- Piazza Navona
- Castel Sant’Angelo
- Bartolucci (Pinnochio shop)
- Trevi Fountain
- Piazza de Popolo
- Spanish Steps
- San Lorenzo Church
- Roman Forum
- Museum Capitalino
- Ostia Antica (June 2)
- San Luigi dei Francesi Church
- Santa Maria della Vittoria
From May 31 to June 4, we stayed at a boutique hotel in Piazza Navona, the district within walking distance of St. Peter’s Basilica and Castel Sant’Angelo. The area is very peaceful and away from most of the busy tourist crowds. The Piazza contains fountains and buildings that are influenced by the Baroque style. Several cafes line the Piazza and provide an interesting place to people watch and observe street artists. We had lunch at a pasta shop. The pasta is cooked al dente—the noodles were not as soft but the sauce was rich and flavorful.
On May 31, we visited the Pantheon, which is located in the financial and governmental district of Rome. The Pantheon is a well-preserved building from 1st century AD.
The circular oculus of the Pantheon has inspired several neo-classical, governmental buildings in America.
Next as we wandered the streets nearby the Pantheon, we visited Bartolucci – a renowned woodwork company by Francesco Bartolucci. This woodwork shop has an exhibit of Pinocchio (the famous marionette puppet story) complete with Geppetto’s workshop. All the pieces in the shop are handcrafted in Italy.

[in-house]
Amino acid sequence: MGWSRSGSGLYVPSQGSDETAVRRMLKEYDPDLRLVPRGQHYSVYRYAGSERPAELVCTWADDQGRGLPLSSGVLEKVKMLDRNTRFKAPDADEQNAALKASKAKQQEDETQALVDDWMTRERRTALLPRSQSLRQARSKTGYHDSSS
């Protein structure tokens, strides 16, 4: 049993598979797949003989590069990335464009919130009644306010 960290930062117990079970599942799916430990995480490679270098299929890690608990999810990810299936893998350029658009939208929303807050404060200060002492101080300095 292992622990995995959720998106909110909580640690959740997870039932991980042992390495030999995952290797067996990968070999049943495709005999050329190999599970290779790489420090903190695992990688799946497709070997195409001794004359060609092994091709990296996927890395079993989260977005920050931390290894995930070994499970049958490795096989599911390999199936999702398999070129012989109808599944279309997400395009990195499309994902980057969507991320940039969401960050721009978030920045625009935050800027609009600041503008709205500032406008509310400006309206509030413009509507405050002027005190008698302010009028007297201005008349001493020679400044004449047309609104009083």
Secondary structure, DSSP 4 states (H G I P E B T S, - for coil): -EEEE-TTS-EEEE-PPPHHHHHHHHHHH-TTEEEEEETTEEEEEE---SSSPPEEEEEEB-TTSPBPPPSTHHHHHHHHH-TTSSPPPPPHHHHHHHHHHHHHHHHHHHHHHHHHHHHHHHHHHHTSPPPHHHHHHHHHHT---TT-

We continued our walking tour of Rome by heading to the famous Trevi Fountain. Unfortunately, the fountain was being refurbished so we were not able to see the fountain in all its glory.
Next up was the Piazza del Popolo, where an Egyptian obelisk towered over the piazza. Nearby is a museum devoted to Leonardo da Vinci’s inventions.
Then we walked back to the Piazza di Spagna and walked up and around the Spanish Steps. Tired from walking we rested at the hotel before exploring dinner options nearby.
We tried the coda alla vaccinara (oxtail braised in herbs, tomatoes, and celery).
After dinner, we walked around the Castel Sant’Angelo.
The following day on June 1, we went to the Roman Forum to examine the main site of Roman history.
Then we had lunch at one of the local restaurants. Our next destination was the Museum Capitalino that showcased the Roman artifacts found in ancient Rome.
Afterwards, we enjoyed a luxurious seafood dinner at Bistrot del Mare. This restaurant allows you to choose your fish and how you wish to cook it (oven-baked, salt-crusted, or fried). It also offers several seafood pasta specials.
In the early morning on June 2, we took a half-day trip to Ostica Antica (see separate post)—an ancient Roman harbor 21 miles outside of Rome (30 minutes by local train).
Upon our return to Rome, we visited several churches in search of the masterpieces by various Renaissance artists. First, we visited the San Luigi dei Francesi Church to examine the beautiful paintings by Caravaggio.
Then we headed to the Santa Maria della Vittoria church to examine the famous sculpture of St. Theresa in Ecstasy by Bernini.
The rest of the days were spent wandering around the city, enjoying the atmosphere. Before long it was time to bid “ciao” to the eternal city!
Machiavelli, F., Martin, S., Townsend, H., & Tyrrell, N. (Eds.). (2014). Italy. New York, NY: DK Eyewitness Travel.